Initially, Cloudflare started off as a CDN. In their early days, the two industry leaders were Akamai and Limelight. Fastly wasn’t born yet. Level 3 was around. And EdgeCast was a hardcore, sales-driven, up-and-comer that was as successful as Fastly and Cloudflare but sold way too early.
Cloudflare was a startup that partnered with hosting companies like Godaddy to offer free CDN services. The partnership defied common sense because there was no money in it. For Godaddy customers, all they had to do was click on the Cloudflare icon (feature) among many others, set it up, and customers were off to the races in using a CDN. As a new startup, Cloudflare didn’t stand out in the crowded landscape.
Fast forward to the present, the decision that defied common sense at that time in partnering with the likes of Godaddy was nothing short of brilliant. By partnering with hosting companies, Cloudflare was able to create incredible momentum that enabled them to sign up 10,000 customers per day at one point. Today, they deliver content for 20M properties, with that number growing incredibly fast.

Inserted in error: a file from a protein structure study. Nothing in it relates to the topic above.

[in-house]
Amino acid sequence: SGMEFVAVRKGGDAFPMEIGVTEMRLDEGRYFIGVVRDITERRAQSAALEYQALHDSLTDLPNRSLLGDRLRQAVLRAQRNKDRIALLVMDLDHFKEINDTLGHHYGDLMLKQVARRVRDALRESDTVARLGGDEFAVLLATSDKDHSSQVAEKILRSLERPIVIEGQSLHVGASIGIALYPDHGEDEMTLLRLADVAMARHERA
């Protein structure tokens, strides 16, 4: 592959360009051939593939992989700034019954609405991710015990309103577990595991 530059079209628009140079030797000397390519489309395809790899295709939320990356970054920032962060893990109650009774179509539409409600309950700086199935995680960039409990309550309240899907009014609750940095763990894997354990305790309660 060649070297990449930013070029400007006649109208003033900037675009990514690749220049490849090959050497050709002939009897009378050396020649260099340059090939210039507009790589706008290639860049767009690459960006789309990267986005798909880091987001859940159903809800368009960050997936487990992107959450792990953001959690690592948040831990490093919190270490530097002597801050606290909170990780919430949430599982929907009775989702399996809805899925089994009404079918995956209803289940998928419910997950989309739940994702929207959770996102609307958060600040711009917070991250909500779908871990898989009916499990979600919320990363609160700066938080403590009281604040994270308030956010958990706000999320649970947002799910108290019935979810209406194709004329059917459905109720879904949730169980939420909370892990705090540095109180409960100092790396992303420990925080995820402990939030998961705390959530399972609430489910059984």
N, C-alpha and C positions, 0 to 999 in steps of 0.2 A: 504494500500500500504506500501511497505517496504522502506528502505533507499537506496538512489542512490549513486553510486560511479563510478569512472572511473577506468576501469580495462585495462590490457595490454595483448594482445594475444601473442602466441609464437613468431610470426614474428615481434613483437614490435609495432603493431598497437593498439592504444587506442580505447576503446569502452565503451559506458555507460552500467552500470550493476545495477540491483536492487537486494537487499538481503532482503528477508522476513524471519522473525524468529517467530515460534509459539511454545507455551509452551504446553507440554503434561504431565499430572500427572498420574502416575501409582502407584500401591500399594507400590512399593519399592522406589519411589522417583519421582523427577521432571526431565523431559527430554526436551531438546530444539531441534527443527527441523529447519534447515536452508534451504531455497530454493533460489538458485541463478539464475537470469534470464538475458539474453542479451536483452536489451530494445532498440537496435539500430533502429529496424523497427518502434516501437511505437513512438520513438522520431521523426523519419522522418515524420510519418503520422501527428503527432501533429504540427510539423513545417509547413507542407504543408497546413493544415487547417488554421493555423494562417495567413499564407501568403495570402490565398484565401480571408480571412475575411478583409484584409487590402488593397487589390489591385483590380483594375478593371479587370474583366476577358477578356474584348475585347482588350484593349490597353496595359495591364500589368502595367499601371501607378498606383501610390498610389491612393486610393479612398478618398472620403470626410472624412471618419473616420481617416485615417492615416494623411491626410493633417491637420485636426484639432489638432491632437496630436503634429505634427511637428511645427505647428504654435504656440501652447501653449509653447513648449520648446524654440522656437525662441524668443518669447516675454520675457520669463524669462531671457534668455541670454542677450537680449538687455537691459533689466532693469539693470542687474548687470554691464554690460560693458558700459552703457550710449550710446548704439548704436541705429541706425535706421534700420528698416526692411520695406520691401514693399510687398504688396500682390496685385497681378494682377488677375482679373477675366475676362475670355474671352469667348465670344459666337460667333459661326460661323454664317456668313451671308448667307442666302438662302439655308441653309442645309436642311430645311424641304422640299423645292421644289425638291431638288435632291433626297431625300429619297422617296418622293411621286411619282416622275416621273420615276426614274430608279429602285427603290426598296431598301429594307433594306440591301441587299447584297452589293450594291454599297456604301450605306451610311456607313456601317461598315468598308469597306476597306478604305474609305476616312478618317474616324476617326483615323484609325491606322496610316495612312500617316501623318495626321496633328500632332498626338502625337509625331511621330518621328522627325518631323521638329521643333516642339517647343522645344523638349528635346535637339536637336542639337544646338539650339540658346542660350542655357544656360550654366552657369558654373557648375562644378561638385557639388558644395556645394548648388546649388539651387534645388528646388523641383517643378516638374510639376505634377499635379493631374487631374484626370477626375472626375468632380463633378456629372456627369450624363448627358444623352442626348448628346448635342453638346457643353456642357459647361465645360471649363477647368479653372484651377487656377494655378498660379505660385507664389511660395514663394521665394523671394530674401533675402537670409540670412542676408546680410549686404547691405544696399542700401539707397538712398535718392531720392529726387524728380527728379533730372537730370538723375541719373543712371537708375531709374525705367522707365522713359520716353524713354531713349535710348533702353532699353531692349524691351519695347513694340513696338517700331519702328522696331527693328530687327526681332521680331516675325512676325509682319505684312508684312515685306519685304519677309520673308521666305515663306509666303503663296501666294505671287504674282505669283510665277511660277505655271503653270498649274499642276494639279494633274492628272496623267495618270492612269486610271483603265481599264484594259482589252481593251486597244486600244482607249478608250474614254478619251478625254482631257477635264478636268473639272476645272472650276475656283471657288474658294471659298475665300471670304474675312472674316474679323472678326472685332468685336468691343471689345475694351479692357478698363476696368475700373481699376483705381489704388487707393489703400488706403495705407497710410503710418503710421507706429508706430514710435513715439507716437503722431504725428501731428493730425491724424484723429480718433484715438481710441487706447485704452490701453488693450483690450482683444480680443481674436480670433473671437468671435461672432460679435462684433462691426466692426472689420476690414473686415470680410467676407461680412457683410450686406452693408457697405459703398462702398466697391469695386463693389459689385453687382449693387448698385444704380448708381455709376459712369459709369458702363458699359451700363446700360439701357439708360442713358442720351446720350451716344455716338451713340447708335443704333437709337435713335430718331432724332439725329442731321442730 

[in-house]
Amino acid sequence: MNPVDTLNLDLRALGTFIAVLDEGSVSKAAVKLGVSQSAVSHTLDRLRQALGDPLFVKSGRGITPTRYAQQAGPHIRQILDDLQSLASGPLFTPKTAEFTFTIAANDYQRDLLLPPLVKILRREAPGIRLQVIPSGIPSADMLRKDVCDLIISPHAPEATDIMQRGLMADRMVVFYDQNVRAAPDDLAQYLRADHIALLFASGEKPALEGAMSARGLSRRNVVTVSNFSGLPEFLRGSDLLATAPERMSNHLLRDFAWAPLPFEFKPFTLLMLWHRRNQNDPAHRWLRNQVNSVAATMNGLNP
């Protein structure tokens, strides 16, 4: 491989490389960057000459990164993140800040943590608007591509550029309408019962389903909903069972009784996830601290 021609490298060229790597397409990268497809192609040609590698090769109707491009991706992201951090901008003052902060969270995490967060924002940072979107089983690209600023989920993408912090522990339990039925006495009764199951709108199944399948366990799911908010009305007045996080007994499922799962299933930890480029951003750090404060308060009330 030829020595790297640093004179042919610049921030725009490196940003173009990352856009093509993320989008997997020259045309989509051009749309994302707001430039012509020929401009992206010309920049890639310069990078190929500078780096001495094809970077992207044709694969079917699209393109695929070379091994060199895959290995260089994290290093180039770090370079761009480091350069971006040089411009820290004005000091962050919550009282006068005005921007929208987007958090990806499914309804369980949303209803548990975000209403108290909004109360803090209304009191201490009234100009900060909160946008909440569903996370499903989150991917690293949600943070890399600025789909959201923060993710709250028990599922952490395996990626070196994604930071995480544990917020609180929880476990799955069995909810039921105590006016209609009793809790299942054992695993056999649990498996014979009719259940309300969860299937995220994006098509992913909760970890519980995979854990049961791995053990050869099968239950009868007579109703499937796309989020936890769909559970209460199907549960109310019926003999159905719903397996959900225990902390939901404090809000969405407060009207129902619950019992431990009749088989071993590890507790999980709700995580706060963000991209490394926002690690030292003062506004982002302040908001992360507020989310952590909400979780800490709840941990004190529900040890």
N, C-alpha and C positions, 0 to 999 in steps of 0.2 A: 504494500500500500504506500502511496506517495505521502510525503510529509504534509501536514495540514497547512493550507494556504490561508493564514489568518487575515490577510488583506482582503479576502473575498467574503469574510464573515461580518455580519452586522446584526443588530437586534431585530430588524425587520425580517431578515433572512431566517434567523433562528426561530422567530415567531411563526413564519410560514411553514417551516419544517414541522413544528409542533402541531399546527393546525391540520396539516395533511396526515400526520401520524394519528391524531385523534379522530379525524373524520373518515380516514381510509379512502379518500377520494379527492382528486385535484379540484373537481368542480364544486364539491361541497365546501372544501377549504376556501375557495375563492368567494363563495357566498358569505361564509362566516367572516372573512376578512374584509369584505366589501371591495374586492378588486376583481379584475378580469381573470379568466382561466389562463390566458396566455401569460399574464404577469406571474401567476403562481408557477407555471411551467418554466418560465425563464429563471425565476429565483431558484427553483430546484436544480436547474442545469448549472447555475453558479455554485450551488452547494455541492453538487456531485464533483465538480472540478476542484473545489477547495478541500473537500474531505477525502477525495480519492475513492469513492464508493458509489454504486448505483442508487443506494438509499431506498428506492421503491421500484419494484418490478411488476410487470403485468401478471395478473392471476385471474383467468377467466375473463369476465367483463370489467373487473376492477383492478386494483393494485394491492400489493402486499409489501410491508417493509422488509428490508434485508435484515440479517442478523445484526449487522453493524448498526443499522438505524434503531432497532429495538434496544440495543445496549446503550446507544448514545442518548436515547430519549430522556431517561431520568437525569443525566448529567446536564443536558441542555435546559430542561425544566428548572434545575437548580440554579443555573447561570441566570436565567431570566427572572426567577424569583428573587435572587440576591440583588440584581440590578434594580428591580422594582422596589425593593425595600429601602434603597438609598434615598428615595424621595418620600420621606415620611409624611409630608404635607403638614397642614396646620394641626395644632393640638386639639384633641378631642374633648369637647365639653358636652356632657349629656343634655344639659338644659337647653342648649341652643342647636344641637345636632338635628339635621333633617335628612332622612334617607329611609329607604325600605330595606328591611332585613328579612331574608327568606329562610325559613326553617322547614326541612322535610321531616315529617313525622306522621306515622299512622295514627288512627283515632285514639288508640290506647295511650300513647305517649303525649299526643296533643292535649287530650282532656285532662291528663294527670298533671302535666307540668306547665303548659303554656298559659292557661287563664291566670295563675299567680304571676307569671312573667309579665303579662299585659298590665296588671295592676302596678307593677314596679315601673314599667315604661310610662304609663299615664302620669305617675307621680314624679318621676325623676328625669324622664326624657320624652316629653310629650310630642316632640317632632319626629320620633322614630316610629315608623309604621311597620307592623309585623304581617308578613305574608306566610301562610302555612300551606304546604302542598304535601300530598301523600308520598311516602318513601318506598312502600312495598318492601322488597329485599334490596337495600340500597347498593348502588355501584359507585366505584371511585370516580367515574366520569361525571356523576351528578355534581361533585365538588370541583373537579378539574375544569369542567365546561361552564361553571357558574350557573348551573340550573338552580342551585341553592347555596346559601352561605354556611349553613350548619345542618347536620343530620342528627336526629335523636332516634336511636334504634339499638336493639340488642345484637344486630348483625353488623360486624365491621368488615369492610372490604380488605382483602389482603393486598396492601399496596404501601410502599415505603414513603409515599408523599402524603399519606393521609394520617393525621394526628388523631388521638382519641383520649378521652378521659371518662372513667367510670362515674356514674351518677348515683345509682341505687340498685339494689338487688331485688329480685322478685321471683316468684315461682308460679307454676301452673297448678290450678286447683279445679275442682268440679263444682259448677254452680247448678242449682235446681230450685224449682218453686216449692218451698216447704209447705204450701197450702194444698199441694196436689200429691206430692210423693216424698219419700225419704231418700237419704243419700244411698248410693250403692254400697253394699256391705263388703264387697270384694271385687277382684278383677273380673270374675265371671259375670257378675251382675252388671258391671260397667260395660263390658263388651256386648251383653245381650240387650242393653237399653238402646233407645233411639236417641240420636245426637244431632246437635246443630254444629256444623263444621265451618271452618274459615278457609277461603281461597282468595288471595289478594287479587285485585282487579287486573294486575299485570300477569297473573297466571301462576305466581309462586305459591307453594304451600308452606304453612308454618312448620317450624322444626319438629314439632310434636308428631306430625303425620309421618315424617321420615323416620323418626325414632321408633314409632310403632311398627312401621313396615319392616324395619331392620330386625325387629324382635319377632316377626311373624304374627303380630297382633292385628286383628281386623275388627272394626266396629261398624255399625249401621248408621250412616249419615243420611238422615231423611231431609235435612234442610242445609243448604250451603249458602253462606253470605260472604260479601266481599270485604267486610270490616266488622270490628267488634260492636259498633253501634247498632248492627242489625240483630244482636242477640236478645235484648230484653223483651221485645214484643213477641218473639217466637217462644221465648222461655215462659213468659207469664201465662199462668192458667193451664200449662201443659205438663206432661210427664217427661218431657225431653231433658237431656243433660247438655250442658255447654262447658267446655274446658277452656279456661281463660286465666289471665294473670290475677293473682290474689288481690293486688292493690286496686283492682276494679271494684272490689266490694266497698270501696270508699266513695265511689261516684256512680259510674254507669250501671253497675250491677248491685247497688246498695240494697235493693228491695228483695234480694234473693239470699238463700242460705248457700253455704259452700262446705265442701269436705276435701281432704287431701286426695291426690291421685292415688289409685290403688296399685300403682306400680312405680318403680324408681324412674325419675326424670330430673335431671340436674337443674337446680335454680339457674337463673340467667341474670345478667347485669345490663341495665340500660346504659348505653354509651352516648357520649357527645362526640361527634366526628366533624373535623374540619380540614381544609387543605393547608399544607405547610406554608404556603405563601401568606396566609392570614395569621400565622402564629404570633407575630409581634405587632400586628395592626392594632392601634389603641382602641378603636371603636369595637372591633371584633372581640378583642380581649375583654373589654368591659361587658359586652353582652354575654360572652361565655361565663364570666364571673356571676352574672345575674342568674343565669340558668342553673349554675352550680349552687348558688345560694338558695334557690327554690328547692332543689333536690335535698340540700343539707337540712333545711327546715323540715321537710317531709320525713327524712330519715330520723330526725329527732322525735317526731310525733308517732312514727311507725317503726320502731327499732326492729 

Cloudflare is no longer a pure-play CDN. Today, they are a cloud security company challenging traditional security vendors like Cisco, Zscaler, and Palo Alto Networks. Tomorrow, they are going to challenge McAfee, CrowdStrike, Dark Trace, and others.
Cloudflare is an aggressive startup that enjoys building features in quality and quantity, and they’re just getting started. You can expect them to continue building more security features this year and next, especially after they’re public. As a private company, they acquired a few startups. As a public company, we can expect them to acquire plenty of startups.